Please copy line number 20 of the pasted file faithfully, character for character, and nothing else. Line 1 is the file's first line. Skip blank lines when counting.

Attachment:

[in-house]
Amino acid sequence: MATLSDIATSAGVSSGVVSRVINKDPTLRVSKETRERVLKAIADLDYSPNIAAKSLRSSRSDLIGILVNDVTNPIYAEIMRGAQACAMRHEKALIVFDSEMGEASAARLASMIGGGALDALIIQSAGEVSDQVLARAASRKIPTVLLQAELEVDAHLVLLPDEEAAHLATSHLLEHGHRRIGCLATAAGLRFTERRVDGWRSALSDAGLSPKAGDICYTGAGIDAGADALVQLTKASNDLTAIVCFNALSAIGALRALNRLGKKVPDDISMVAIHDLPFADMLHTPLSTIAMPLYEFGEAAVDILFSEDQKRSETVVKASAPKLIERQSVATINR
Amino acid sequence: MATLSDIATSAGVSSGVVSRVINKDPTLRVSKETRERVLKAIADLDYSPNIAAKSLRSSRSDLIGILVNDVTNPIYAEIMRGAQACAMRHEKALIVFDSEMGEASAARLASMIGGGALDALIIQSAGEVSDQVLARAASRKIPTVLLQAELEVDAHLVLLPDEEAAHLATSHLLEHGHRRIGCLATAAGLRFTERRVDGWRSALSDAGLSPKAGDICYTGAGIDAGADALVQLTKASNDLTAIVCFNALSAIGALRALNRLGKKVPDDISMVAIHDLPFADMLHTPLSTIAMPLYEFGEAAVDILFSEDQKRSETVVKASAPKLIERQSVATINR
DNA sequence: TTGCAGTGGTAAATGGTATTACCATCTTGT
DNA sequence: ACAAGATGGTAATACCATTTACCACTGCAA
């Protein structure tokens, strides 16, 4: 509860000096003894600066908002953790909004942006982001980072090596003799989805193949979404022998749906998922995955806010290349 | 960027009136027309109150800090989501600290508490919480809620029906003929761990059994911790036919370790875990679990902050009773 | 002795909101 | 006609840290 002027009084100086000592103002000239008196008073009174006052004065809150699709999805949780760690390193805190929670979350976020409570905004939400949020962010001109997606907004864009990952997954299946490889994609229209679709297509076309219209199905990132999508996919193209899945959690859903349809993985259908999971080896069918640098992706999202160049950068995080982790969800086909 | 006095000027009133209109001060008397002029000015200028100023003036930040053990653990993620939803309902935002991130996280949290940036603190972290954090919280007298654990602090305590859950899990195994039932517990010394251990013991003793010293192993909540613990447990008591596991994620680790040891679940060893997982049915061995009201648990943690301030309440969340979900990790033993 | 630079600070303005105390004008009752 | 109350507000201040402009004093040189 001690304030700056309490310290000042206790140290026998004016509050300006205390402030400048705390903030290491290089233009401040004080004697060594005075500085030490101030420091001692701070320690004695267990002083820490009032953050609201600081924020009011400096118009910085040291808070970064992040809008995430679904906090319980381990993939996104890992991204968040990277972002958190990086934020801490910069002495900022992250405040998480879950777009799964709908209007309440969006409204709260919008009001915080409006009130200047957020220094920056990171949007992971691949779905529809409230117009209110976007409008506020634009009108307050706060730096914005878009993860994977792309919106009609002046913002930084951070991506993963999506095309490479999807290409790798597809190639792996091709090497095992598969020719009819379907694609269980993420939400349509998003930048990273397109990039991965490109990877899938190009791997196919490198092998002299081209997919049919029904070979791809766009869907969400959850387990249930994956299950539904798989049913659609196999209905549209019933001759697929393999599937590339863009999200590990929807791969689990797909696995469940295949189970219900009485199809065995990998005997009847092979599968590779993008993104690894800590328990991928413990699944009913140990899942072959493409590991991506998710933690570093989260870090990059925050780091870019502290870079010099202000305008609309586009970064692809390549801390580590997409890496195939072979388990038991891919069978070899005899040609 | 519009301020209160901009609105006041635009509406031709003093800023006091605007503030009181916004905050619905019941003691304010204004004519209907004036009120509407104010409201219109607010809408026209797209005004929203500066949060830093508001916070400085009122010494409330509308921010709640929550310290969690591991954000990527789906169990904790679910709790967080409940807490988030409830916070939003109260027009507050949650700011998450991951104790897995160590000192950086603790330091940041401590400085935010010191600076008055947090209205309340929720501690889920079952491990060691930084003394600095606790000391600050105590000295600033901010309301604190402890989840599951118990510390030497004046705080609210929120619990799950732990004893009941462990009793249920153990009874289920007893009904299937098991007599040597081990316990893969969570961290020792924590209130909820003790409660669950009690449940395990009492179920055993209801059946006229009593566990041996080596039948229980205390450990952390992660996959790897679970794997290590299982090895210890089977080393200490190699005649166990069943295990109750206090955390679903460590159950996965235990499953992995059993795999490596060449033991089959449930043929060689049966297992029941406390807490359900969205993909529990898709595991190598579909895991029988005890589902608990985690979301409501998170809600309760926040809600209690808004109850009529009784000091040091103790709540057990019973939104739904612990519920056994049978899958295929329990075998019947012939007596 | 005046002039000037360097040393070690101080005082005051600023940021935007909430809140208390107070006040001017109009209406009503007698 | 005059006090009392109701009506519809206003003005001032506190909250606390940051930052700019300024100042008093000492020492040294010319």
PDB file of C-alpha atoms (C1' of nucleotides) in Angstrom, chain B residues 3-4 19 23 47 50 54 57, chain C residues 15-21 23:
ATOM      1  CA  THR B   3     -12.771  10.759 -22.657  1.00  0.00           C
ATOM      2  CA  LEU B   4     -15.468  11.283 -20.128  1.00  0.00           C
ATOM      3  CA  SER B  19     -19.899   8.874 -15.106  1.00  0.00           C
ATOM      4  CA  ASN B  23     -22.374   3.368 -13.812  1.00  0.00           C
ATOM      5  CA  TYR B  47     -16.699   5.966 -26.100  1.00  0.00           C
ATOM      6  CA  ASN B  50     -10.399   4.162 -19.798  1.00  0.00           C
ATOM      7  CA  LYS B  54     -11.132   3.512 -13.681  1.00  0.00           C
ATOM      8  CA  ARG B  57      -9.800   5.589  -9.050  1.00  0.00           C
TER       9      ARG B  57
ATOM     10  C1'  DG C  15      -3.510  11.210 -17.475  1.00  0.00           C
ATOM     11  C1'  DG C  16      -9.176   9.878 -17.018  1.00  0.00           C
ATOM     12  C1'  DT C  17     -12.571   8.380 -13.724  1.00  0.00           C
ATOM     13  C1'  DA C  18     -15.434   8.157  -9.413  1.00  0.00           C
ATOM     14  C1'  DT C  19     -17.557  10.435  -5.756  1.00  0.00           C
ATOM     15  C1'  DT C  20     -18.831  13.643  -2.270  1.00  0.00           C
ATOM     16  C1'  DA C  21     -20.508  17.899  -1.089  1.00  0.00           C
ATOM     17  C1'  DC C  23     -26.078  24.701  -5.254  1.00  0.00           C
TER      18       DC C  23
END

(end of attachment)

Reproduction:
ATOM     13  C1'  DA C  18     -15.434   8.157  -9.413  1.00  0.00           C